As tensions continue to escalate on the Korean peninsula following Pyongyang’s most recent nuclear test, a senior Trump administration official has spoken out.
The US is very concerned that North Korea might not be able to be deterred, a senior Trump administration official said on Thursday, drawing a distinction between Washington’s view of Pyongyang and its model for dealing with former Cold War foes.
The official, speaking to reporters on condition of anonymity, also said there was a grave risk that North Korea might “miscalculate” the US response to its behaviour and warned Pyongyang not to “under-estimate American will to protect ourselves and our allies.”
While US experts are continuing to assess the North Korean nuclear test – its sixth and most powerful – the official that there was no information to contradict Pyongyang’s assertion that it detonated a hydrogen bomb.
It comes as Donald Trump warned Kim Jong-un he will regret forcing the US to take military action against North Korea.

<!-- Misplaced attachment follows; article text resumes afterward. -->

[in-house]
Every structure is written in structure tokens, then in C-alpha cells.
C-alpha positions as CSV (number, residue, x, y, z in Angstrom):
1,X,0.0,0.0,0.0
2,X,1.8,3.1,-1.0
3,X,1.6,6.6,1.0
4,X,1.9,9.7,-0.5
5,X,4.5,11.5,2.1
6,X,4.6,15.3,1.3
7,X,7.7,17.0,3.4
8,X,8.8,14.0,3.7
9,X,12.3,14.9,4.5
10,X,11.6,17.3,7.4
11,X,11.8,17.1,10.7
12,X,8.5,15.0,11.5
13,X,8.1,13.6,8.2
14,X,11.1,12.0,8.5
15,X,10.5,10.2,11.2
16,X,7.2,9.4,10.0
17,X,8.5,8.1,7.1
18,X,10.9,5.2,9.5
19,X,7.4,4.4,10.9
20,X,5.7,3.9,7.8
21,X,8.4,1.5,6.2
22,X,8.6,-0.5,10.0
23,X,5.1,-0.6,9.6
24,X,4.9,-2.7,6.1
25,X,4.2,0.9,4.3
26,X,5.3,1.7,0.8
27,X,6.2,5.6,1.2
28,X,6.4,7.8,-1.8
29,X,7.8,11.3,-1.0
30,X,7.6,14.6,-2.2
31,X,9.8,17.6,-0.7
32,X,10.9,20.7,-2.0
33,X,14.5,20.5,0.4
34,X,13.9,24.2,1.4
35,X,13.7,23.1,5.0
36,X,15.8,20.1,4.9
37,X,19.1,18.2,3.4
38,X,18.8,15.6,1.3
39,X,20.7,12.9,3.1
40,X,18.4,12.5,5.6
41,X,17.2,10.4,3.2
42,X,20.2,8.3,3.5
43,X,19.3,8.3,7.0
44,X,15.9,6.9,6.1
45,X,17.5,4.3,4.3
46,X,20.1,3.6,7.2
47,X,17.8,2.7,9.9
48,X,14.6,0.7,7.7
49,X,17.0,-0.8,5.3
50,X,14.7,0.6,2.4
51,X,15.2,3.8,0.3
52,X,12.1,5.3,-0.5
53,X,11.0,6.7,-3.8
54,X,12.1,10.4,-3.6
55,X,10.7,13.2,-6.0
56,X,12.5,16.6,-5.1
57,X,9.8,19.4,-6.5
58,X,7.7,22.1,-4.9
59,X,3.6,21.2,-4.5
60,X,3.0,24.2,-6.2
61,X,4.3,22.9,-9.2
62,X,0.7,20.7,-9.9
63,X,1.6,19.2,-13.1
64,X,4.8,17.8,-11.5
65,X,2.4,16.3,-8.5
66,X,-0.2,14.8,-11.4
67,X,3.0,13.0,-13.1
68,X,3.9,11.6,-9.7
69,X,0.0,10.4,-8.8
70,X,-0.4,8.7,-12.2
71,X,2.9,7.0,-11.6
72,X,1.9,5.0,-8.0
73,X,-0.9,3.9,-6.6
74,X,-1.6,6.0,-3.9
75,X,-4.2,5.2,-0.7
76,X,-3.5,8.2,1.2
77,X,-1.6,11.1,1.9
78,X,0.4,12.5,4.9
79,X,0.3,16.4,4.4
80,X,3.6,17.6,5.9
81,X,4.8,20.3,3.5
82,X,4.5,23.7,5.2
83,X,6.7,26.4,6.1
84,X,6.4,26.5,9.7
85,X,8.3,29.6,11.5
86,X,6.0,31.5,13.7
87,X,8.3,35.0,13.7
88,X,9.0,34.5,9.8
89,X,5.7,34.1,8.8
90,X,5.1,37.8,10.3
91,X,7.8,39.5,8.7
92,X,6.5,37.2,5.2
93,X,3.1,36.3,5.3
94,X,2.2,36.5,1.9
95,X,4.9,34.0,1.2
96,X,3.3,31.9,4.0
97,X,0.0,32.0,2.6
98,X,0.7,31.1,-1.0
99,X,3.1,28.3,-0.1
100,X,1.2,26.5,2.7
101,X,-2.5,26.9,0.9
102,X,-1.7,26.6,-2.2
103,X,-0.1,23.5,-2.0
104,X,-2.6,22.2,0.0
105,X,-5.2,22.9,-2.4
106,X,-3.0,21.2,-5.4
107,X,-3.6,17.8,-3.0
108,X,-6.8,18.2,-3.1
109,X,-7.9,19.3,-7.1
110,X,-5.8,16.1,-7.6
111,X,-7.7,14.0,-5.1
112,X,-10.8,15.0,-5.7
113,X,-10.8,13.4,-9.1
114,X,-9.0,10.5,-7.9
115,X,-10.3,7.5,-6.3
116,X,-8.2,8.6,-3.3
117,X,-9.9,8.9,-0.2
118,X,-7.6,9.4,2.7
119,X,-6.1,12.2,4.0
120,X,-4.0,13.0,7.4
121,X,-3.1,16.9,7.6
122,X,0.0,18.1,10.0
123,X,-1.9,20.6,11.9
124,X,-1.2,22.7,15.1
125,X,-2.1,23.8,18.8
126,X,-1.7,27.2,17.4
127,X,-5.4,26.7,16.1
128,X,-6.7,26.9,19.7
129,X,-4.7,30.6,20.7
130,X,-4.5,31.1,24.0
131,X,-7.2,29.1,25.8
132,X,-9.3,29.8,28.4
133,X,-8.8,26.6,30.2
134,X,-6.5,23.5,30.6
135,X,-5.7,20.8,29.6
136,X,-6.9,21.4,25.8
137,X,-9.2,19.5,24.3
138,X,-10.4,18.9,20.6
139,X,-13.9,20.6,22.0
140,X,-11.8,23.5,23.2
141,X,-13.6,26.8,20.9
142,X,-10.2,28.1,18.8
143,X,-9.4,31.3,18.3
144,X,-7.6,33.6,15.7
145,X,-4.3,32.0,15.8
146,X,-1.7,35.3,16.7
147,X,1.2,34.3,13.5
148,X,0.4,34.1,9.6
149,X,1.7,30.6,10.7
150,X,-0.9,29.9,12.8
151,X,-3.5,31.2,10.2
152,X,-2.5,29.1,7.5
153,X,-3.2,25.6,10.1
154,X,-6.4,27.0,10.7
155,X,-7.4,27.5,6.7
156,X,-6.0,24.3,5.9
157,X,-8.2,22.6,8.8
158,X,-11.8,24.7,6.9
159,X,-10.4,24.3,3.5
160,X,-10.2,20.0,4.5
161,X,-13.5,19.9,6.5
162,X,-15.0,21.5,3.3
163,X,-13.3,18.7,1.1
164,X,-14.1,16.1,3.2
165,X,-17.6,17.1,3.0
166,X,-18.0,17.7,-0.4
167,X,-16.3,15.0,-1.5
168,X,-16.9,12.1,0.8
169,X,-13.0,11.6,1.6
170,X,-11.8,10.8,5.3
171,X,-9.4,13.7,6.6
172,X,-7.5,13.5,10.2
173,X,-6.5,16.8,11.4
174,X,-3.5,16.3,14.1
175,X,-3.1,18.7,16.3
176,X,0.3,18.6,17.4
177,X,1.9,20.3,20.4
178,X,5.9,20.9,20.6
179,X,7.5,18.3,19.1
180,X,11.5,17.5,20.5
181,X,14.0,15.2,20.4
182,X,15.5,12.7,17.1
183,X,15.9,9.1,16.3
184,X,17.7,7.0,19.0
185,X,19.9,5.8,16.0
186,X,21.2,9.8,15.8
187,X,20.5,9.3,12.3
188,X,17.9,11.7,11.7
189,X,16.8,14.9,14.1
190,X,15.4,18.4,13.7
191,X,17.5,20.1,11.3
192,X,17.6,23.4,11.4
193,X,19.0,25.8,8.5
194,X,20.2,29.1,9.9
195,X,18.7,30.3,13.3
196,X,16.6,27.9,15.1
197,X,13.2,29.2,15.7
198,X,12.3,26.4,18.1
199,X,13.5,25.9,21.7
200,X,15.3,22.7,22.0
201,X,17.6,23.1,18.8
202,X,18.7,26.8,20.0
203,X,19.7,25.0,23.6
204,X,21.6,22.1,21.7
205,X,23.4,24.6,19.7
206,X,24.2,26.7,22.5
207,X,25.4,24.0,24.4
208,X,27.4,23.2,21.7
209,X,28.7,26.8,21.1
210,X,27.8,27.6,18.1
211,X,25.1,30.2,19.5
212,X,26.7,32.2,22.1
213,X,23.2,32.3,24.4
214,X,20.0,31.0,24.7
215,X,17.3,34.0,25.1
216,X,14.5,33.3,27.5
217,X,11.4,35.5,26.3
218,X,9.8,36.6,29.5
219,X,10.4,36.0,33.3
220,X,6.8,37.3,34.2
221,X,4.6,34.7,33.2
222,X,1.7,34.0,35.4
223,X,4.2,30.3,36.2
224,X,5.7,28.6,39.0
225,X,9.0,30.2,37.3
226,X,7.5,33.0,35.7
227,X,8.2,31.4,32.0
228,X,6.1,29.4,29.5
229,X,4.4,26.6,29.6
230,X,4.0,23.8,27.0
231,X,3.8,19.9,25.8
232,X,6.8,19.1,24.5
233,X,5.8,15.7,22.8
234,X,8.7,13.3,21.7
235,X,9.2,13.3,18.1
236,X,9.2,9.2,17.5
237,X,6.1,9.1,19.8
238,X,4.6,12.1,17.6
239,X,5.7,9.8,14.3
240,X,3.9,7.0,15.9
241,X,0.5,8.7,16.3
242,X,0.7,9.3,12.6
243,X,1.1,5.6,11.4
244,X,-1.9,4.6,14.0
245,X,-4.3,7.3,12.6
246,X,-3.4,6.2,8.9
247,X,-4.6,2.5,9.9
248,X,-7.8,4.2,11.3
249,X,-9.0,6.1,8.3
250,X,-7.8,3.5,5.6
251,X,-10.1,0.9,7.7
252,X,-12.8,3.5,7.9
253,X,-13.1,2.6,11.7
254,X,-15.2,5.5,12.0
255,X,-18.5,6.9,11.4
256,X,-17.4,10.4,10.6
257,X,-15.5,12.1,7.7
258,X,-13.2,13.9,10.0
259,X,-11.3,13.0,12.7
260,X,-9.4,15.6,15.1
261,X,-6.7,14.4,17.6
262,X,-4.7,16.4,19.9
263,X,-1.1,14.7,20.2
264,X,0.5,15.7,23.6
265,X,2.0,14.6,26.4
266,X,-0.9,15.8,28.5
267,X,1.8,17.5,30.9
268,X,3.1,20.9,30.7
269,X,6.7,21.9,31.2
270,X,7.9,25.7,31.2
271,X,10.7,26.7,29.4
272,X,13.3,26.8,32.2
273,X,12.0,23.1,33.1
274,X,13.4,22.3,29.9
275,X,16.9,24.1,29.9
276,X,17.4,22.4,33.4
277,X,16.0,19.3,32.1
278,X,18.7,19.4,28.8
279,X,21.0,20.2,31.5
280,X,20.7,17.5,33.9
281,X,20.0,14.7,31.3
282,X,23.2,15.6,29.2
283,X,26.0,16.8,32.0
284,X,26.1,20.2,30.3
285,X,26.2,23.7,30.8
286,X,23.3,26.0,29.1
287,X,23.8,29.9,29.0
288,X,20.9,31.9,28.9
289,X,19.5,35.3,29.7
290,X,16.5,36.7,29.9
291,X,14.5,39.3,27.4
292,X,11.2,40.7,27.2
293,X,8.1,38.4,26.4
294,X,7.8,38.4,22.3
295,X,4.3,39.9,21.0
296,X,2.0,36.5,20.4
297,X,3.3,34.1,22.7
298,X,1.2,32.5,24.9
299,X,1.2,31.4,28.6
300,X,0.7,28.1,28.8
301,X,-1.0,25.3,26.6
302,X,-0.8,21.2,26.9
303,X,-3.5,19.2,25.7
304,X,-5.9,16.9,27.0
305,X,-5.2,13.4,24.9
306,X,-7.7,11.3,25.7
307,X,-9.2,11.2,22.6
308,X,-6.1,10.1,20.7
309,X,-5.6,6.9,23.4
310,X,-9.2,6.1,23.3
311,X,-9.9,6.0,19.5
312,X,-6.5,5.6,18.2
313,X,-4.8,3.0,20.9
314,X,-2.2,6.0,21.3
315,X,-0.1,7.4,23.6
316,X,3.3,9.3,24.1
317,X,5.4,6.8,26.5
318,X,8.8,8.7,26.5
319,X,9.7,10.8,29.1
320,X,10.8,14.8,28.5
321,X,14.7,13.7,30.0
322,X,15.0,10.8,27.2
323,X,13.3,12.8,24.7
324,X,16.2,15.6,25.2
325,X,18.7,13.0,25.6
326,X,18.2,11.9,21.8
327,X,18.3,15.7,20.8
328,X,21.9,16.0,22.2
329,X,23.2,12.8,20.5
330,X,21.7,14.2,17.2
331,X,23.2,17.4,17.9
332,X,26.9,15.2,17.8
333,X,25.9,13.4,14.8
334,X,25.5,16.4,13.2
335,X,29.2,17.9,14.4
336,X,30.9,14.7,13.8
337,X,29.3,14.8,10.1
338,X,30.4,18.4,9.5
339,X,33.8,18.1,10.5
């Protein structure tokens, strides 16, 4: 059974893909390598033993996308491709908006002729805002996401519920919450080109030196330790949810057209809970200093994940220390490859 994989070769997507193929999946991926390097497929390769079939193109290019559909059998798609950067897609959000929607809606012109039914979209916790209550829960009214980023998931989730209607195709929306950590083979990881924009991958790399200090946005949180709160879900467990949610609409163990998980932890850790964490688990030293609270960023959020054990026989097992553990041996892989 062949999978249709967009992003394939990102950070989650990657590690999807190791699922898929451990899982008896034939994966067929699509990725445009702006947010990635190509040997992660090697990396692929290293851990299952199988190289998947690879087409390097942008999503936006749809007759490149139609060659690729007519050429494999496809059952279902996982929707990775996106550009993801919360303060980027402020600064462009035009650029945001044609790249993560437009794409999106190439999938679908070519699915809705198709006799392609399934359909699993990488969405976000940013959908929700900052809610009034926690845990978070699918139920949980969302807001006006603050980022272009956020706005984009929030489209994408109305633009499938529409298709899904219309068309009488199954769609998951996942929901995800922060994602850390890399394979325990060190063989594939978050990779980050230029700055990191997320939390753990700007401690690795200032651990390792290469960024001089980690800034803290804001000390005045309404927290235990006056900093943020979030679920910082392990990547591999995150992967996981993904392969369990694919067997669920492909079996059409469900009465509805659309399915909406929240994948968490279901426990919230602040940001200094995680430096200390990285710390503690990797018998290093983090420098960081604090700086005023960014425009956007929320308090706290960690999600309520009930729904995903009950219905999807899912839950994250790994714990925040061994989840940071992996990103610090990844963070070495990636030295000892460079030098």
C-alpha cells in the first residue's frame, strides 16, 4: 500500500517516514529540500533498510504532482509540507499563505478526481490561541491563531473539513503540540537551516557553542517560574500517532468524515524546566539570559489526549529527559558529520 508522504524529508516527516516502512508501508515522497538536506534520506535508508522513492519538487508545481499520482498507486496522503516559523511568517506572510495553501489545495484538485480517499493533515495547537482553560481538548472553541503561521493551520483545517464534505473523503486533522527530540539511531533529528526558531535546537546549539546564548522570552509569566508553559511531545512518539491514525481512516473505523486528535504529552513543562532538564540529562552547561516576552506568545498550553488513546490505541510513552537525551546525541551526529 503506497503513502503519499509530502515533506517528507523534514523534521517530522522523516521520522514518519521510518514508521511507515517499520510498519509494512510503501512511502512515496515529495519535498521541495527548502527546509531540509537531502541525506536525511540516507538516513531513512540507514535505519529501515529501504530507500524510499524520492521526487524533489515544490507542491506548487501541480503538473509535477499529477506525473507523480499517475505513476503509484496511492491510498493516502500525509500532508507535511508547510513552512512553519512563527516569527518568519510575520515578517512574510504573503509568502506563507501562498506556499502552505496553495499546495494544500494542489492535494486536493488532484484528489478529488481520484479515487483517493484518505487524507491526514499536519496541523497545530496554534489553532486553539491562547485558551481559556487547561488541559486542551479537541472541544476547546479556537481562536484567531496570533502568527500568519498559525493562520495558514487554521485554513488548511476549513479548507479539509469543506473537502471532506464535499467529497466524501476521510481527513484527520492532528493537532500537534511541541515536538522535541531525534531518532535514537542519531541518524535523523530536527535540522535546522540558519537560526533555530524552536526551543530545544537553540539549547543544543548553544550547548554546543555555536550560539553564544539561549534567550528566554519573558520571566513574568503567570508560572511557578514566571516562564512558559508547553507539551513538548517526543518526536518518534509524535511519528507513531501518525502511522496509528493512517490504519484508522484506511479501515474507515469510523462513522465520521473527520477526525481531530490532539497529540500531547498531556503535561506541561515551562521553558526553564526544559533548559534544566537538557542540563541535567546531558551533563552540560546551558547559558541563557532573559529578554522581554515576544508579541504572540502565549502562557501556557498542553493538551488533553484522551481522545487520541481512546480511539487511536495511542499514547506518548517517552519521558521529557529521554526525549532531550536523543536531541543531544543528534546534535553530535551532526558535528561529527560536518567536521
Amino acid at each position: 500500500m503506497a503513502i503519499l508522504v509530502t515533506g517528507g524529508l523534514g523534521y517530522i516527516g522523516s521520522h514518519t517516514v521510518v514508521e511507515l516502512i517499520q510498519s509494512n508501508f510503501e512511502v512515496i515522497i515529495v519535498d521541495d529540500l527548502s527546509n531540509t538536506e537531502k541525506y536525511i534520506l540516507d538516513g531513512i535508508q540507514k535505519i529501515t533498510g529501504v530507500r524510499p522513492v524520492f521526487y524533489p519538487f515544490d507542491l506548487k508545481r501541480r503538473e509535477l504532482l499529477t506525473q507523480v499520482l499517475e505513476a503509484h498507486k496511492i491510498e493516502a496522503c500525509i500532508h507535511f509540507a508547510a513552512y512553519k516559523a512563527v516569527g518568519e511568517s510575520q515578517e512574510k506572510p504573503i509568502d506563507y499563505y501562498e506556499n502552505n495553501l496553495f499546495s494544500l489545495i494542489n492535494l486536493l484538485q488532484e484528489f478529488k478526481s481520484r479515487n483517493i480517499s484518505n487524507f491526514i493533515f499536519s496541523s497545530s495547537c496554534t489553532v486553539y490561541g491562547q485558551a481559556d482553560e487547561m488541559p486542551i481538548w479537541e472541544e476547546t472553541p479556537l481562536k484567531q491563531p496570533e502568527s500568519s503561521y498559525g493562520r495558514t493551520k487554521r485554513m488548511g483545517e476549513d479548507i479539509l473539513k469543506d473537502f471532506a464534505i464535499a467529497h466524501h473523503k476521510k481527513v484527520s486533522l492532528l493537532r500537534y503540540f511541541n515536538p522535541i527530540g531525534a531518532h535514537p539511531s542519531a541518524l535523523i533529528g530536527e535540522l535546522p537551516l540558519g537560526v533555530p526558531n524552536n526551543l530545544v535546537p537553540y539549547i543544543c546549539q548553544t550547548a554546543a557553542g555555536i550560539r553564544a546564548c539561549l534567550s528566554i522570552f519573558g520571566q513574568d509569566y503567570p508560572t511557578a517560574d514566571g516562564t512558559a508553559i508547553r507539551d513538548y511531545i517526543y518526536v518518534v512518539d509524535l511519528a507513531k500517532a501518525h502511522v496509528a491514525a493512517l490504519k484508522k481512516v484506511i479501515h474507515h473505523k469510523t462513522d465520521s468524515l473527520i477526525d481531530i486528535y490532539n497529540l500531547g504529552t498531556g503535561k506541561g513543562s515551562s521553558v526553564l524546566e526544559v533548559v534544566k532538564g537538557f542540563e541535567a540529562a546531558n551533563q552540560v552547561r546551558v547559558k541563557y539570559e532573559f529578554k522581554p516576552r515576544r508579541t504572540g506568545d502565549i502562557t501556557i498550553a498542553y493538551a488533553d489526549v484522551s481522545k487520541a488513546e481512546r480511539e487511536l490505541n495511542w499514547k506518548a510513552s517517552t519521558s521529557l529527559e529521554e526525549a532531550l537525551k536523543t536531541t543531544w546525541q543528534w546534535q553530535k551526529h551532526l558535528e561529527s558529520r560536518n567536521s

The US President refused to rule out a strike against the reclusive state as tensions between Pyongyang and Washington reach boiling point.
During a news conference Mr Trump said military action is “an option” against Kim’s hermit nation.
Although the US President admitted he would “prefer” not to use force against North Korea, he fired an ominous warning to the country’s dictator.
He said: “Military action would certainly be an option. Is it inevitable? Nothing is inevitable.
“I would prefer not going the route of the military.
“If we do use it on North Korea, it will be a very sad day for North Korea.”
Mr Trump continued his war of words with Pyongyang and slapped Kim Jong-un on the wrists saying North Korea is behaving very badly and must stop.
North Korea conducted its sixth and most powerful nuclear test on September 2, describing it as an advanced hydrogen bomb for a long-range missile, a dramatic escalation of its stand-off with the United States and its allies.
US officials declined to discuss operational planning, but acknowledge that no existing plan for a preemptive strike could promise to prevent a brutal counterattack by North Korea, which has thousands of artillery pieces and rockets trained on Seoul.
In an implicit recognition that the military options against the North are unpalatable at best, US Defense Secretary Jim Mattis last week told reporters: “We are never out of diplomatic solutions.”